Cells are the units of organic life and store in their nuclei what constitutes the instruction manual for proper cellular functioning, the DNA molecule. Despite the protection offered by the cellular environment, the integrity of DNA is continuously challenged by a variety of endogenous and exogenous agents (e.g. ultraviolet light, cigarette smoke, environmental pollution, oxidative damage, etc …) that cause DNA lesions, interfering with proper cellular functions, such as transcription, inducing premature cellular death and finally premature ageing and organs dysfunctions. Fortunately, cells have developed counteracting strategies that will repair DNA lesions, preserving the genetic information and the proper cellular functions.
Our team is particularly interested in understanding how DNA repair functions in vivo, in neurons and muscles, and how the transcriptional function is properly restored.
DNA REPAIR AND TRANSCRIPTION IN LIVING ORGANISMS
In order to allow the analysis of DNA repair and Transcription in living tissues, we have generated two new model systems, a knock-in mouse model (Xpby/y) expressing a fluorescently tagged TFIIH subunit (XPB) to study NER and Transcription and a knock-in mouse model (Fen1y/y) expressing a fluorescently tagged Fen-1 (Flap-endonuclease-1) to study BER and Replication. Both fluorescent proteins are fully functional and both models are bona fide source of knowledge on the spatio-temporal properties of DNA repair in vivo.Thanks to these new model systems, we have pushed live cell analysis and molecular microscopy to an unprecedented level of sophistication, realizing Fluorescence Recovery after Photobleaching (FRAP) analysis, for the very first time, in living mammalian tissues.Our goals for this project are
TRANSCRIPTION RESUMPTION AFTER DNA REPAIR
When DNA lesions are located on a transcribed gene, transcription is blocked at the damaged site and stalled RNAP2 will recruit DNA repair proteins to restore the genetic information via the pathway known as Transcription Coupled Repair (TCR). Repair proteins will excise the damaged DNA and the replication machinery will resynthesize the gap left by the reaction. Once the replication process is completed, transcription is expected to restart to restore proper cellular functions. Despite this important role for maintaining cellular functionality, the mechanism of RNAP2 restart after DNA repair has been poorly studied.Our goals for this project are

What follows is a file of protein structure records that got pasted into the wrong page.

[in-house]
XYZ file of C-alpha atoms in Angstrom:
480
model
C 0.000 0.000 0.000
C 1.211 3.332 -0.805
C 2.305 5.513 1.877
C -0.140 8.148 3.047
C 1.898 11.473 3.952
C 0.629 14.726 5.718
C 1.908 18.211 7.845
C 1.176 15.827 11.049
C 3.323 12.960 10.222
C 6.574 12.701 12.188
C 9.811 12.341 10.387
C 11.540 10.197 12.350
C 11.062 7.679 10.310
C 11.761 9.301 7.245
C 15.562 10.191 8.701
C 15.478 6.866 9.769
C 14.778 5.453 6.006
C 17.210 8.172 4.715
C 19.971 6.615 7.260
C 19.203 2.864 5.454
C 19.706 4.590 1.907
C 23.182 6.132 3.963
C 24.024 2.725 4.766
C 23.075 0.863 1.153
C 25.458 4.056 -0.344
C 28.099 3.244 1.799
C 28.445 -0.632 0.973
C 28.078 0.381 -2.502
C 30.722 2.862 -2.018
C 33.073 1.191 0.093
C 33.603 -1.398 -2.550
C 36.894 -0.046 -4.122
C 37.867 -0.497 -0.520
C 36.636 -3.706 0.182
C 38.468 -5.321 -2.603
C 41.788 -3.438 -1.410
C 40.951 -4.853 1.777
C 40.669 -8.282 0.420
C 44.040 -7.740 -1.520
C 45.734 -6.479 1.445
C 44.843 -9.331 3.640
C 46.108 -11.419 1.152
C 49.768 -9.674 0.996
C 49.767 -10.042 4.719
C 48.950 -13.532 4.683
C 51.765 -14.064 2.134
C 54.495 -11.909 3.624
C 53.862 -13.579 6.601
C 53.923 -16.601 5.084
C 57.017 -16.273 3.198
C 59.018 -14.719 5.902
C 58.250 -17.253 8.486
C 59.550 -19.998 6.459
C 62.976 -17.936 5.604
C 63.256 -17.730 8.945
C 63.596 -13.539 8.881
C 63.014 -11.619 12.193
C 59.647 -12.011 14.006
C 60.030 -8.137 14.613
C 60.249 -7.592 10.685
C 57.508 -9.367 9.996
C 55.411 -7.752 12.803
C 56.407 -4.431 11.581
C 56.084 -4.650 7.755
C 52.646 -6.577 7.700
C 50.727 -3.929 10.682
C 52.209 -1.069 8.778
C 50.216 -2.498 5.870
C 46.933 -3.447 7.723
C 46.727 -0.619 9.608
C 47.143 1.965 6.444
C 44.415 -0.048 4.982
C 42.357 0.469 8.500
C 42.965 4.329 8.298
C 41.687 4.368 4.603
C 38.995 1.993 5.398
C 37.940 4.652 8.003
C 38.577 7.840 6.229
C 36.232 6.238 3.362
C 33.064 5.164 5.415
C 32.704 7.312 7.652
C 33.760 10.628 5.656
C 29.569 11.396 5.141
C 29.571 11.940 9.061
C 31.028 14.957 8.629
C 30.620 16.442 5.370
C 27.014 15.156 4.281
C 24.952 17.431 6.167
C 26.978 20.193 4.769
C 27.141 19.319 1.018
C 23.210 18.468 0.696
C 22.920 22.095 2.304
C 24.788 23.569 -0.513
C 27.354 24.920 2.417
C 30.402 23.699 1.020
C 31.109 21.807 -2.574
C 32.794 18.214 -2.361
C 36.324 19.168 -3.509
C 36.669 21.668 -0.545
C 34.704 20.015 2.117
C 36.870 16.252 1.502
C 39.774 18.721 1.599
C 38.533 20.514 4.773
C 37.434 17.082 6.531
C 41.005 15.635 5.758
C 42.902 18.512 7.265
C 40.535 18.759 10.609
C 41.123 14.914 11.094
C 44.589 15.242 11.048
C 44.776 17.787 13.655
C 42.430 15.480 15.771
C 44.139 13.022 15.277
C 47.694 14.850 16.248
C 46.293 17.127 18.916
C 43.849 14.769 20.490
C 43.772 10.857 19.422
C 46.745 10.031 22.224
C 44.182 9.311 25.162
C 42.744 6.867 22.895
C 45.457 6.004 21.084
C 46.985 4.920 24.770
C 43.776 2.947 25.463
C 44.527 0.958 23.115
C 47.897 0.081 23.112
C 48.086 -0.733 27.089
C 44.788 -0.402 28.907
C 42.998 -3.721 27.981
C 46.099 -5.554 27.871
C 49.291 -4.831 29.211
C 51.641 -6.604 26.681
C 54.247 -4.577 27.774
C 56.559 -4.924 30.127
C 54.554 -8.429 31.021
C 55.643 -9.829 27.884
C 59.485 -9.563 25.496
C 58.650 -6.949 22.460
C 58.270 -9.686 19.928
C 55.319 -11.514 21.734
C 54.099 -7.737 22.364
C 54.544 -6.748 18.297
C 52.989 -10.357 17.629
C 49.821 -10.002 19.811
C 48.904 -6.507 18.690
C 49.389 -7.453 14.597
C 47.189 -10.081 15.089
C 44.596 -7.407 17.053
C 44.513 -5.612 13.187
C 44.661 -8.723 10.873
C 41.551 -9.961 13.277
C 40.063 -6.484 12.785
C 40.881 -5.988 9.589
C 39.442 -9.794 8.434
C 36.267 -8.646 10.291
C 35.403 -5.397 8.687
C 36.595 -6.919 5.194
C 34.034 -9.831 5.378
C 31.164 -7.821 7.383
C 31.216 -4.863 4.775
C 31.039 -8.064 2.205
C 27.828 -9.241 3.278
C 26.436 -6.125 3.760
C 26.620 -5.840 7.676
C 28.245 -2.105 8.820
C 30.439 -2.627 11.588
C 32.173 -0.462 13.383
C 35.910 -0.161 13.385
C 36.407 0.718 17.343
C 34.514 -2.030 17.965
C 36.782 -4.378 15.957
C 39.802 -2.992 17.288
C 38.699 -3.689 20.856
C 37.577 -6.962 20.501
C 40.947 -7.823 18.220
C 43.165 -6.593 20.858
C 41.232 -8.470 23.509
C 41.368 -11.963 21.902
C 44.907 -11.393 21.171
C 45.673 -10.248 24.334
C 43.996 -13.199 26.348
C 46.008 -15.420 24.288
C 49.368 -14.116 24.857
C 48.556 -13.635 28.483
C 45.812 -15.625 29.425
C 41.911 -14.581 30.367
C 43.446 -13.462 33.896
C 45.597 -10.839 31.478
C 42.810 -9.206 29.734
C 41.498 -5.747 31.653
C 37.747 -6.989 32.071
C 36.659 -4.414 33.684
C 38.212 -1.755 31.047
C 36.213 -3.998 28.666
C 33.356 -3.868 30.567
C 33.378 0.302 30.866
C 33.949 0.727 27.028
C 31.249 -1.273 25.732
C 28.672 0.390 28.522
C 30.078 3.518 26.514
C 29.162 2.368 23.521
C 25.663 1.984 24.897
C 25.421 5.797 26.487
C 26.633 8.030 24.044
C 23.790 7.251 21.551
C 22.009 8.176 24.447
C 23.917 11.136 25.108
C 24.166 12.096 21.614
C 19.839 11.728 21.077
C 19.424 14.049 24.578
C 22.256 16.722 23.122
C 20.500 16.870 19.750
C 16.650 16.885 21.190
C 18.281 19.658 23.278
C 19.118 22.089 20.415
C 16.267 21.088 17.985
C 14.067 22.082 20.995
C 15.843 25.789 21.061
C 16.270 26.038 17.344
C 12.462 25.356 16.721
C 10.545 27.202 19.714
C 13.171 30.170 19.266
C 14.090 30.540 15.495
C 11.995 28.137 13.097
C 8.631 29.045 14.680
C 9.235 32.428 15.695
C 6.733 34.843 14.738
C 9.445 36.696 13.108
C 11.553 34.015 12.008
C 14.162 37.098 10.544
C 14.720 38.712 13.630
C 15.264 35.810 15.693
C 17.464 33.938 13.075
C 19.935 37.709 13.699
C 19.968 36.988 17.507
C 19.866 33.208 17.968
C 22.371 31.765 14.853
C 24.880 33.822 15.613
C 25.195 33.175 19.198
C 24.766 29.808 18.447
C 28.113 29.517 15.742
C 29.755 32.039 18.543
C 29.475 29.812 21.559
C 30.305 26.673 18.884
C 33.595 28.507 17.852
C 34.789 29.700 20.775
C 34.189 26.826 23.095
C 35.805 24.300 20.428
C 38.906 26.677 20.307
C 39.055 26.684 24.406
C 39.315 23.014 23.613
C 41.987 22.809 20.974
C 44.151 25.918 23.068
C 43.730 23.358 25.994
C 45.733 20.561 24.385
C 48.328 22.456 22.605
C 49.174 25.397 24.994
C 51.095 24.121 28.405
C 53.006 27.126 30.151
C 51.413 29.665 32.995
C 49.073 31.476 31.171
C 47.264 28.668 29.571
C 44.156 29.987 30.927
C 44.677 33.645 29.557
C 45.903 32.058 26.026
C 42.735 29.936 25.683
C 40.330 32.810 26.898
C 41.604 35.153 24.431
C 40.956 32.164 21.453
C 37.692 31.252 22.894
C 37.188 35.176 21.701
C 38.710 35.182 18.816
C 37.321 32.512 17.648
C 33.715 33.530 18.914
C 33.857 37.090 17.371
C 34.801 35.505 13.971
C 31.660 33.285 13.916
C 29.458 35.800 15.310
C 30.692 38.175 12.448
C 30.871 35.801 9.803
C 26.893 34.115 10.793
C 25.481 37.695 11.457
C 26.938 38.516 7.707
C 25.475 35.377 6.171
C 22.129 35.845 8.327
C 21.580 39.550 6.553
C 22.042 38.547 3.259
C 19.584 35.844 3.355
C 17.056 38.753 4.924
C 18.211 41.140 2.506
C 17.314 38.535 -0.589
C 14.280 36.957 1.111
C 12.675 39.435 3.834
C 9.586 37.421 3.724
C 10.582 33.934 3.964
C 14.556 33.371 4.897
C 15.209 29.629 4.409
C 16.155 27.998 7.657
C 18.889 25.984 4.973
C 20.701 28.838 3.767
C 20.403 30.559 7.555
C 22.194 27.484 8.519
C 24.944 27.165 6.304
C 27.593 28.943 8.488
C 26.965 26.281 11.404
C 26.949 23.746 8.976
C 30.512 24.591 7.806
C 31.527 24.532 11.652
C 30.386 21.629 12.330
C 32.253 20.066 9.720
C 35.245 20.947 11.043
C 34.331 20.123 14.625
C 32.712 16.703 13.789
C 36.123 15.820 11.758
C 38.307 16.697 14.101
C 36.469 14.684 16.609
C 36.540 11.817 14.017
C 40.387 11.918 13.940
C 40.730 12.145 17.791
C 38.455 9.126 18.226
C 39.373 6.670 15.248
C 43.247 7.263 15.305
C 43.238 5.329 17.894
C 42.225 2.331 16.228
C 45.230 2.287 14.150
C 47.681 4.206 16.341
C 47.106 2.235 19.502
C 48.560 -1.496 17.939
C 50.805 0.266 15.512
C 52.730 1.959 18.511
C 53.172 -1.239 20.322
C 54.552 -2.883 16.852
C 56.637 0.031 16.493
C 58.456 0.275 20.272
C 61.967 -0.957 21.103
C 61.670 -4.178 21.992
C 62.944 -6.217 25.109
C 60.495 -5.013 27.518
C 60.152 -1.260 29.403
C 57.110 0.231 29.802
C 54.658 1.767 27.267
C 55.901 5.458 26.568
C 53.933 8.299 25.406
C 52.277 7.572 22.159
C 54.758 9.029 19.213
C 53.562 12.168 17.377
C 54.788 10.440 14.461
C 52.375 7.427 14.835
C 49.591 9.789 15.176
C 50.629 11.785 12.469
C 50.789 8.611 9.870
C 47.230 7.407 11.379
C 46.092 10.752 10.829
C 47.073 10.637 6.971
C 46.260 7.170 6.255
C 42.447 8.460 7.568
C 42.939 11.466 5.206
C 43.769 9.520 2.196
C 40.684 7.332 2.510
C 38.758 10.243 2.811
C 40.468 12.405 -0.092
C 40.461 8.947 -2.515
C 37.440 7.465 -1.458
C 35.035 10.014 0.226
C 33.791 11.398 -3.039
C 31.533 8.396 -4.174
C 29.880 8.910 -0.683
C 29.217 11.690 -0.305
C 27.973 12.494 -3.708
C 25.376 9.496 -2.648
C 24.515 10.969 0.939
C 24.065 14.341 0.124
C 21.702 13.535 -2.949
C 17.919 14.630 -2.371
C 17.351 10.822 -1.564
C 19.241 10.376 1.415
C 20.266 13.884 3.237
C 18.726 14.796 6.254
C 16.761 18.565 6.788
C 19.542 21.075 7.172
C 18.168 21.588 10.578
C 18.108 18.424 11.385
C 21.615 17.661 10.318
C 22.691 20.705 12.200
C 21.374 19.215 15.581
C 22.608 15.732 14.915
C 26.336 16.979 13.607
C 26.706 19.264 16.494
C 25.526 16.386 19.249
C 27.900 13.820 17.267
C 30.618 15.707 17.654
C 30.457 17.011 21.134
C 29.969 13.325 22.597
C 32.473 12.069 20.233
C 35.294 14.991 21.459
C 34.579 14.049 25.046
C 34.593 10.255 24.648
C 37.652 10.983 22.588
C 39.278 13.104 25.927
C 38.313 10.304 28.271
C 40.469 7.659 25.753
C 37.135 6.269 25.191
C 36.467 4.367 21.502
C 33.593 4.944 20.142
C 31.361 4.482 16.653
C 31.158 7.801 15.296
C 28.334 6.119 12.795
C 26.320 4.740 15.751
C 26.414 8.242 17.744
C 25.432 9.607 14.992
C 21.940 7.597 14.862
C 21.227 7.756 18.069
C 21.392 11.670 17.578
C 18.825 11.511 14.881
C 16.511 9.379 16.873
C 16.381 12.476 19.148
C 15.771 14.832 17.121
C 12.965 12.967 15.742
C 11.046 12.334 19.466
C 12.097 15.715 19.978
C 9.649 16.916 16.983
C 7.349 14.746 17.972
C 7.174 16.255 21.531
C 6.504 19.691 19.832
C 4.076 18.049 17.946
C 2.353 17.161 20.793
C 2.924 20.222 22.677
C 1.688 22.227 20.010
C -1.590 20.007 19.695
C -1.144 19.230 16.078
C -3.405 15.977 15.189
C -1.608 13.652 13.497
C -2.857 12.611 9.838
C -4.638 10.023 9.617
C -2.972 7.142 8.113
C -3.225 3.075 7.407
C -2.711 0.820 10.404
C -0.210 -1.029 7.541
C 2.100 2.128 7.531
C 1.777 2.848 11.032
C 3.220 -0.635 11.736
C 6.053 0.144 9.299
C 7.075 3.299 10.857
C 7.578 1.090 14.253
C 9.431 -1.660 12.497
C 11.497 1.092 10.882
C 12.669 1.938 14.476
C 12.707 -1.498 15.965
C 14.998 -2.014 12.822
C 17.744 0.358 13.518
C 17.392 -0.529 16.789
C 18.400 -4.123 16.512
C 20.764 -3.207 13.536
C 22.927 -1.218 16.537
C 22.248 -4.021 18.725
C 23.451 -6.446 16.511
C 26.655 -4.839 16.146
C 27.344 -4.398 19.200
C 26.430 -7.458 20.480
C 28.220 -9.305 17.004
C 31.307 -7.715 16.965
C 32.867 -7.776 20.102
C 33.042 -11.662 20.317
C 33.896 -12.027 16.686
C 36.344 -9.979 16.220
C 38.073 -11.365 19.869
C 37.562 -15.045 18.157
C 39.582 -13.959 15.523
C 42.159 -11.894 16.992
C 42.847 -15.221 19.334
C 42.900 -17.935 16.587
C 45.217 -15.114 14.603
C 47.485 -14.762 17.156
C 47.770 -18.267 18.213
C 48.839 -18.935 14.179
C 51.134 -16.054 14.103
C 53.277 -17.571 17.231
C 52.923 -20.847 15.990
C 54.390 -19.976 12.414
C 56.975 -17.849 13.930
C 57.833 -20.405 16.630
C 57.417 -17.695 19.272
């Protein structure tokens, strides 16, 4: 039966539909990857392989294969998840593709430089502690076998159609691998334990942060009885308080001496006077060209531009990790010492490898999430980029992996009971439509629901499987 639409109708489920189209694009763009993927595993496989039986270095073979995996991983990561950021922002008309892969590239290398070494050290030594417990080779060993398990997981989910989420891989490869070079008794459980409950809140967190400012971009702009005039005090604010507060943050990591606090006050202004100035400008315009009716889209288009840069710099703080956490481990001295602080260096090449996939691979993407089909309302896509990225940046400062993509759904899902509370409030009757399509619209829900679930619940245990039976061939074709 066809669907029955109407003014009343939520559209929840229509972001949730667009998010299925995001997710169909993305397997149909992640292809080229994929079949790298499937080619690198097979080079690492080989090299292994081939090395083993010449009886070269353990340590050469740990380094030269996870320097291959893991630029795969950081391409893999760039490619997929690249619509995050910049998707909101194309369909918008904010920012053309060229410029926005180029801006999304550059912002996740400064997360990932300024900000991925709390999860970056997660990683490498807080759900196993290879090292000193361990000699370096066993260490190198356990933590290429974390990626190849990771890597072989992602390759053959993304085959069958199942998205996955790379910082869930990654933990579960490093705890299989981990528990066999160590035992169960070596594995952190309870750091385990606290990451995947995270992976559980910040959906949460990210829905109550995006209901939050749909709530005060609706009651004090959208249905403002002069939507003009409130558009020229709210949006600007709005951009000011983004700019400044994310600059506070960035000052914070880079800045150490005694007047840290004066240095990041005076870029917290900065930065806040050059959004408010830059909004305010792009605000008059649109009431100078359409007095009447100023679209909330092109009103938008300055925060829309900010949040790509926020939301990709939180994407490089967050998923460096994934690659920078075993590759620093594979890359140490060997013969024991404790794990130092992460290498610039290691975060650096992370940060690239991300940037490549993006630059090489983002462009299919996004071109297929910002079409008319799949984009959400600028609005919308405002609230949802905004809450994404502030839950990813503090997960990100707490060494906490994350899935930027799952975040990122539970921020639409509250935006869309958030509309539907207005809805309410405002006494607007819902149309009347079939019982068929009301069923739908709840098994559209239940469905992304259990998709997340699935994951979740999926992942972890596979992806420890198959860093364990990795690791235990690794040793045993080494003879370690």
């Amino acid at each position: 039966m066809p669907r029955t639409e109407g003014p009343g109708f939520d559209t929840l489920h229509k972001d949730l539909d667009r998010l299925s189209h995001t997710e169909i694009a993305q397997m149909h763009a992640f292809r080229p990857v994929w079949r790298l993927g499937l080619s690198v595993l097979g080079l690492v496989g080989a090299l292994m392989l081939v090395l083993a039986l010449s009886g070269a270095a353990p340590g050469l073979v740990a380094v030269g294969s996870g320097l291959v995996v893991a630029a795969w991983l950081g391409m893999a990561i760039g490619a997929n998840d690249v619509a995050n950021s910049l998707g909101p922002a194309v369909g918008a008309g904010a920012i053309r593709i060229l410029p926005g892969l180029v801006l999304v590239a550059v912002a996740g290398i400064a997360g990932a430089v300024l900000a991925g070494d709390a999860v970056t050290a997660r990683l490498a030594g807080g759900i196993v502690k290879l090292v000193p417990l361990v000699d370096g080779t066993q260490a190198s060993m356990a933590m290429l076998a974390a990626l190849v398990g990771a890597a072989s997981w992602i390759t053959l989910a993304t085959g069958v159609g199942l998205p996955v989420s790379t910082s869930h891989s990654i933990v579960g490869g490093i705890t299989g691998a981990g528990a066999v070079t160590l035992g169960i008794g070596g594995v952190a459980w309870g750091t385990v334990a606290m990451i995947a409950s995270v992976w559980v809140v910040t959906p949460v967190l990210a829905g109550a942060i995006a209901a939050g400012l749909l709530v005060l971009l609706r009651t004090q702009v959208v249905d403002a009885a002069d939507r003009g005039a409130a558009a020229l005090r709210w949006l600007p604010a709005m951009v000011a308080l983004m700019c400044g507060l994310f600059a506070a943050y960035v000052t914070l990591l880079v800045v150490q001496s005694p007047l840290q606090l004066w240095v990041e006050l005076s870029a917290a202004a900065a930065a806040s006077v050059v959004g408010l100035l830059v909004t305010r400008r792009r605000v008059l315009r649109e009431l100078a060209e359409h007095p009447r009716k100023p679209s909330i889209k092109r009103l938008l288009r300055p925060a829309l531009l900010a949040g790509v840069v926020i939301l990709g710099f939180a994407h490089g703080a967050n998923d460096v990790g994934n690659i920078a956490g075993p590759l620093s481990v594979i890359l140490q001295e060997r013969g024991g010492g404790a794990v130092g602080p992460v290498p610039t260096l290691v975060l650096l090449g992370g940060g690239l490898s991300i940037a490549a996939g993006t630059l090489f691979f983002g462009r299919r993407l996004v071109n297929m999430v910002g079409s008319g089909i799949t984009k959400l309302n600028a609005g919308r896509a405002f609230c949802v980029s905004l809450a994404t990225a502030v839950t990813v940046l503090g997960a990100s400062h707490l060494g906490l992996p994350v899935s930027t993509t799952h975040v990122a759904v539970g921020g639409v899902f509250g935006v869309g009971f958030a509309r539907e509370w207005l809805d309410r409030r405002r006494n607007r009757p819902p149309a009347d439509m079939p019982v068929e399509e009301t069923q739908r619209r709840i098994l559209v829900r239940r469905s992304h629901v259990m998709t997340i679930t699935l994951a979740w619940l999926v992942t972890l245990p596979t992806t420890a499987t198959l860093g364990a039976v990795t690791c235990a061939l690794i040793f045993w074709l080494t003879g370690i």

DNA REPAIR OF RIBOSOMAL DNA
Ribosome biogenesis is the most energetically costly activity of cells, particularly of high-metabolism cells, such as neurons. More than 60% of cellular transcription results from RNAP1. RNAP1 transcription, the first and rate-limiting step of ribosome biogenesis, is specifically dedicated to produce the ribosomal RNAs (rRNA) from the ribosomal DNA (rDNA) located in the nucleolus.
Within DNA Repair, uncharted territories still remain to be explored; repair of rDNA is one of these territories. The need of acquiring knowledge on this field is more and more evident in view of the importance of ribosome biogenesis for cells like neurons and myocytes, which require a high amount of protein production and hence a high amount of ribosomes. More specifically, neurological problems in CS and TTD patients can be due to problems in ribosome biogenesis. We have recently demonstrated that rDNAs are repaired by the TCR machinery and that during this repair reaction, the RNAP1 is displaced at the border of the nucleolus.Our goals for this project are
Molecular Cell. 2022 Apr 7;82(7):1343-1358.e8.
Institut NeuroMyoGene (INMG) – Laboratoire Physiopathologie et Génétique du Neurone et du Muscle (PGNM)
UCBL – CNRS UMR 5261 – INSERM U1315
Faculté de Médecine et de Pharmacie
8 avenue Rockefeller